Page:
The Canon website has more information on this brilliant system.

This FTb is a simple to use camera with a great light meter built-in.

The exposures on my test roll were consistantly good from frame to frame.

I like to start with selecting my Aperture and then get proper exposure by adjusting the Shutter Speed.  I personally like to have control over Depth of Field so that’s why I start with selecting my Aperture first.  If I need to control motion, then I would start by selecting an appropriate Shutter Speed, then adjust Aperture to get proper exposure.

After I select the Aperture, if the Shutter Speed dips below 1/60 I would then open up the lens to get more light so I could keep the shutter at least at 1/60 or higher.  This really never became an issue since I was shooting outside in very bright light.  My shutter speeds for this shoot were mostly 1/125, 1/250 or 1/500.

agsdix-smt1-camera

PhotoTipster Hot Tip: What It Means To "Open Up or Stop Down a Lens"

A quick lesson on Aperture, f/stops, and essential terms Photographers use.

What I wish I could change about this camera

Yet another camera that originally used a Mercury battery to power the light meter.

Since they don’t make Mercury batteries anymore you have to find an equivalent battery that will deliver the proper voltage so the light meter operates as expected.

The FTb uses a 1.35V Mallory PX625  battery.  The easiest replacement is to use the Wein Cell MRB625 battery for an exact size fit in the battery compartment.  So that’s what I did.

The one thing I would like to have added to the FTb is some sort of grip on the front like the Canon AE-1 has. 

Since this is a heavy camera it would be nice to have something to grip onto when shooting.

Honesty, the only issue I had with shooting the FTb was holding onto it securely.  Minor gripe for such a great camera.

No sooner do I talk about this grip idea and I stumble upon this super cool website that is making custom 3D Printed grips for all kinds of vintage cameras.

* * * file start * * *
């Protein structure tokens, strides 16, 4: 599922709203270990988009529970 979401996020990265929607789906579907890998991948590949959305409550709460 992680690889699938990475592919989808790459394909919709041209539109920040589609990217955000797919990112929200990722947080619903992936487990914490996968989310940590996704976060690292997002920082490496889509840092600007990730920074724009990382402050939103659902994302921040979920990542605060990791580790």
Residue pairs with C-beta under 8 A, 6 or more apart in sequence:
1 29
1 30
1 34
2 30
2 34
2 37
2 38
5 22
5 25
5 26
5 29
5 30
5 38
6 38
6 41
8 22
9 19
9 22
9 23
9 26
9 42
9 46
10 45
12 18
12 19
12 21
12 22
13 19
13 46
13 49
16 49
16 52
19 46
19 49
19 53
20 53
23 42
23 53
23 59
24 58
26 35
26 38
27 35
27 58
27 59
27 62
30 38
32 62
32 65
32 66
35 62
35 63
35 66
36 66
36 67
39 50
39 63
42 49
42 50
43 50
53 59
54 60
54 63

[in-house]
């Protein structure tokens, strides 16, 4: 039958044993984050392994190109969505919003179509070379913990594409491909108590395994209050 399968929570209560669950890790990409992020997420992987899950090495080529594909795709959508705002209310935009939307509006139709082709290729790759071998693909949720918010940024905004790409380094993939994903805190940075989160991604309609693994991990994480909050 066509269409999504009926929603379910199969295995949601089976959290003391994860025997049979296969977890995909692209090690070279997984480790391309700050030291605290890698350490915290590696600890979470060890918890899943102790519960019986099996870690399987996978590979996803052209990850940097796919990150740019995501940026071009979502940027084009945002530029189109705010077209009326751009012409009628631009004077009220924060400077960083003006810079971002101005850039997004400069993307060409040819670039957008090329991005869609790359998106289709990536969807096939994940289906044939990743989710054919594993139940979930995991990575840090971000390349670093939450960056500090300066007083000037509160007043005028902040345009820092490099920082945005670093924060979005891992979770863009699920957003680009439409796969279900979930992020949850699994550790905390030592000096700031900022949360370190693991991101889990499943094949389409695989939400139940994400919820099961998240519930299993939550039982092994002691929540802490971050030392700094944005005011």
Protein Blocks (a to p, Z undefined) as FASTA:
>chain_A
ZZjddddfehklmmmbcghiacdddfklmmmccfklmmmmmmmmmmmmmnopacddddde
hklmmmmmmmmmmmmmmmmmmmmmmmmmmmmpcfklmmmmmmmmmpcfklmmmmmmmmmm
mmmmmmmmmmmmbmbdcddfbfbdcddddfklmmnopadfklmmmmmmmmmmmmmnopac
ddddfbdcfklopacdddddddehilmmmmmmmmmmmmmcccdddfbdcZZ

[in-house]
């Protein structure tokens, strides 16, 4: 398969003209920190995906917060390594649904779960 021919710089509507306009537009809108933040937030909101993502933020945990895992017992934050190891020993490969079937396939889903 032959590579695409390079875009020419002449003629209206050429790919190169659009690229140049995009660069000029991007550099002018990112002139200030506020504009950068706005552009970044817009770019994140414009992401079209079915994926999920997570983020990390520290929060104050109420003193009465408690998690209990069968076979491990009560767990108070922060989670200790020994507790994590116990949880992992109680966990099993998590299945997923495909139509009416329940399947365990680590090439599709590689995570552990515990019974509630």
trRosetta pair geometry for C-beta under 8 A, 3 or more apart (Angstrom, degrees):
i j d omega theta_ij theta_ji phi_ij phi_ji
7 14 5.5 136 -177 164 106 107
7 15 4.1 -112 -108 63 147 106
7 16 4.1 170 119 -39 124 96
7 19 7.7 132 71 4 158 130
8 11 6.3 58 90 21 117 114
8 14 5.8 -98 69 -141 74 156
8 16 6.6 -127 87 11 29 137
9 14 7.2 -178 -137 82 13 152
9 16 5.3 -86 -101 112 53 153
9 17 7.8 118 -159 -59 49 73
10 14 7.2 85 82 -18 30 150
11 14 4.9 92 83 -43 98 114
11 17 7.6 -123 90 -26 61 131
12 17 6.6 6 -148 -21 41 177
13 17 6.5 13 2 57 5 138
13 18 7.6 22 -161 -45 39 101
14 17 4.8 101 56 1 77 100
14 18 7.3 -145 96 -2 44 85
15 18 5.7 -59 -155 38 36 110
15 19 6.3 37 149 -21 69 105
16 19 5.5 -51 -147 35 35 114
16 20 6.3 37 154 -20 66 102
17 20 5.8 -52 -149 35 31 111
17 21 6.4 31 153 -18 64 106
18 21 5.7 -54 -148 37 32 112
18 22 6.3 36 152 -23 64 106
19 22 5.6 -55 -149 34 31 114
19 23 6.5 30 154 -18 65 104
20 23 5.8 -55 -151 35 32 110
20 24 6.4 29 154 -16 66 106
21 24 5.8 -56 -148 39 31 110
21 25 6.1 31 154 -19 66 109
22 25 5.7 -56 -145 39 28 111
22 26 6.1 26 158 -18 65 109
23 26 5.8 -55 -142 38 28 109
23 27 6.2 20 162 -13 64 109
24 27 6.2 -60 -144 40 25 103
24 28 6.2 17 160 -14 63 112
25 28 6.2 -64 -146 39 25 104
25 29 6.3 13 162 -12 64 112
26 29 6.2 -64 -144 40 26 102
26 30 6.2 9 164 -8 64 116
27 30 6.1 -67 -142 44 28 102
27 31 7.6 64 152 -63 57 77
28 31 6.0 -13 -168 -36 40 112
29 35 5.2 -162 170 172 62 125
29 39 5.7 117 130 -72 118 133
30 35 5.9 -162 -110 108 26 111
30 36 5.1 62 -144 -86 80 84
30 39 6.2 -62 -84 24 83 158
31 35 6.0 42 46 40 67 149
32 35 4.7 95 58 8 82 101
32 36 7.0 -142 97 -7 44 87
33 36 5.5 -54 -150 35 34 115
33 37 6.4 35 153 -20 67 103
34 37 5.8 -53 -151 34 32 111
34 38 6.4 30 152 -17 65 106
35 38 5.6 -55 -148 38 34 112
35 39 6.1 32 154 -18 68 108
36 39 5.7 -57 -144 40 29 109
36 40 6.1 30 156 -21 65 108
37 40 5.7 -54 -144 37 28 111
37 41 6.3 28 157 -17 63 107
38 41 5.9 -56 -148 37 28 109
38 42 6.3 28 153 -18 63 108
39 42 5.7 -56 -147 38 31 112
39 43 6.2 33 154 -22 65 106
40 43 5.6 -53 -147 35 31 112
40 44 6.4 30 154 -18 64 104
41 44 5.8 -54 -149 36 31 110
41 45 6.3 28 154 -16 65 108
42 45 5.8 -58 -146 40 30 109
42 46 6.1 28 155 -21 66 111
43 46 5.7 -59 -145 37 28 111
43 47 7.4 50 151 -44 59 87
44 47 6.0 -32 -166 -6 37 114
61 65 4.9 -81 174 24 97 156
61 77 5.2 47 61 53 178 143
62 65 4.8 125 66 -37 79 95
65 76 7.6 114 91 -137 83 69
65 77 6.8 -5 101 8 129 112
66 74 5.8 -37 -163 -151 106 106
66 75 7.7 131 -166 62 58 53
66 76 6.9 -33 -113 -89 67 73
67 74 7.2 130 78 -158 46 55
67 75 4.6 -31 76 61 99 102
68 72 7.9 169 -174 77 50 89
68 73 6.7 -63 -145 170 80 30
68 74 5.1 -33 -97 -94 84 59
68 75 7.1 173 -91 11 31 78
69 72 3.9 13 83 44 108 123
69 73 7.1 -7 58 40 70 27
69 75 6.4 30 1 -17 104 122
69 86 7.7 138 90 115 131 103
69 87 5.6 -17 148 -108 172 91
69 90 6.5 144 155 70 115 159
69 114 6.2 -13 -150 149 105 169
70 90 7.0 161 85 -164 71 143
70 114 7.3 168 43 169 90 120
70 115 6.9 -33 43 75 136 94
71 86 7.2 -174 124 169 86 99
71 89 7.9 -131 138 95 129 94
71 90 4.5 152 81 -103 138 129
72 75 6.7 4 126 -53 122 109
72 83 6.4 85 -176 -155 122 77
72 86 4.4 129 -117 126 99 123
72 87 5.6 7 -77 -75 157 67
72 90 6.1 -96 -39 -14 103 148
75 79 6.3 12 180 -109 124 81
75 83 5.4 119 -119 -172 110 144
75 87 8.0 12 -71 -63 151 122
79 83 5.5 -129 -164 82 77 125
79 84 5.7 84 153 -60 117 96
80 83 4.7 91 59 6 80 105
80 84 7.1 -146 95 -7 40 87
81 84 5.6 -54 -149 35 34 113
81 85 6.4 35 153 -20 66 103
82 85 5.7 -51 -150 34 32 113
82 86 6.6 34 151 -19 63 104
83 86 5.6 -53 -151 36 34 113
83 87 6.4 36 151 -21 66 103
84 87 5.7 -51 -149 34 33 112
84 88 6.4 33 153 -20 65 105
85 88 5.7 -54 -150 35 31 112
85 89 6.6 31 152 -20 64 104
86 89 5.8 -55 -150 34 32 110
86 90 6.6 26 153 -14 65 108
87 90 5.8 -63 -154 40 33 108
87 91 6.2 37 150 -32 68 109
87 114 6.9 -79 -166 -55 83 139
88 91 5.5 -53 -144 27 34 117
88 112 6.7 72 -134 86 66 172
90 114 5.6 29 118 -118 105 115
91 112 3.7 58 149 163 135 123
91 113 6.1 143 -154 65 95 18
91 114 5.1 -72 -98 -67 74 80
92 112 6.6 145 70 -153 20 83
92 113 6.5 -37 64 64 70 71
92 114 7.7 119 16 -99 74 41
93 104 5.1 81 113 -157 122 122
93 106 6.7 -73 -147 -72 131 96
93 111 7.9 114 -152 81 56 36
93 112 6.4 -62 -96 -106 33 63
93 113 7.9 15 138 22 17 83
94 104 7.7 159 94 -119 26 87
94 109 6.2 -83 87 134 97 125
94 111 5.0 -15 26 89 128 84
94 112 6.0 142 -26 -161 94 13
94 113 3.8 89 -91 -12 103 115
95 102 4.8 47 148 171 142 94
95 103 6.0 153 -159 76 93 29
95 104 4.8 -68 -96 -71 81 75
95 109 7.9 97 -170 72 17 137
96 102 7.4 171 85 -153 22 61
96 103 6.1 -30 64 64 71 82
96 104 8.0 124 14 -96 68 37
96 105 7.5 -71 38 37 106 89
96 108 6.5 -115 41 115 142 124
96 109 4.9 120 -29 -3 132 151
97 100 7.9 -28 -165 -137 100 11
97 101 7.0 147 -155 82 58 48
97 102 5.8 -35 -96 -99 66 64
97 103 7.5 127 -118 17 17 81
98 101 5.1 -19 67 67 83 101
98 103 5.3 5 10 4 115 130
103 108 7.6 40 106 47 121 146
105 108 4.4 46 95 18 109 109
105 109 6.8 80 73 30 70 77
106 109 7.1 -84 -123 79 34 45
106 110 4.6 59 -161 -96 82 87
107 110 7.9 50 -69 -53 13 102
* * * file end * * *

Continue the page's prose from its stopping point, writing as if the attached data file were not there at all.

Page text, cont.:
Check out the Butter Grip at the Cameradactyl.com website.  I put in a request for the Canon FTb as they do not offer a grip for this model as of today, 6-30-20.

Describe your experience shooting with this camera

I really enjoyed shooting this roll of film.  The FTb was fun to shoot, albeit on the heavy side with that 80-210mm lens that I chose to use. 

It is really well built, looks great and has an incredibly easy to use light meter built into it.

I really can’t say enough about the Quick Load Film Mechanism that Canon designed.  It is such a fool proof way to load film.

One thing I noticed in my vertical shots is that the vertical lines seem to be slanted to the right. I’m not sure if this was me holding the camera slanted or something else. 

Here’s some vertical shots where the vertical lines seem to be slanted to the right. 

Would you recommend this camera?

It all depends what kind of camera you’re looking for.  Because this camera is very heavy for its size, it may be a turn off. 

I would say that if you were just starting out in Photography the FTb would be a great camera to learn on.  You can pick them up under $100 on the used market.

If you like shooting the FTb,  but would like something a little lighter, then the Canon AE-1 would be a great choice.

I will certainly shoot some more rolls with other lenses in the future.  

This is one of those cameras that kind of flies under the radar unnoticed because everybody is rushing out to find an AE-1 or A-1.  

Don’t dismiss the FTb. It is a very well thought out camera that just works.

Items referenced in this article

Article by David Neff

Article by David Neff

I’m the crazy guy who runs PhotoTipster.com.  I hope you enjoy the website as much as I enjoy creating it!

I love teaching & helping others have fun with Photography.  In my free time I like playing the bass guitar, sipping on good suds, and spending time with my wife, son & 3 cats.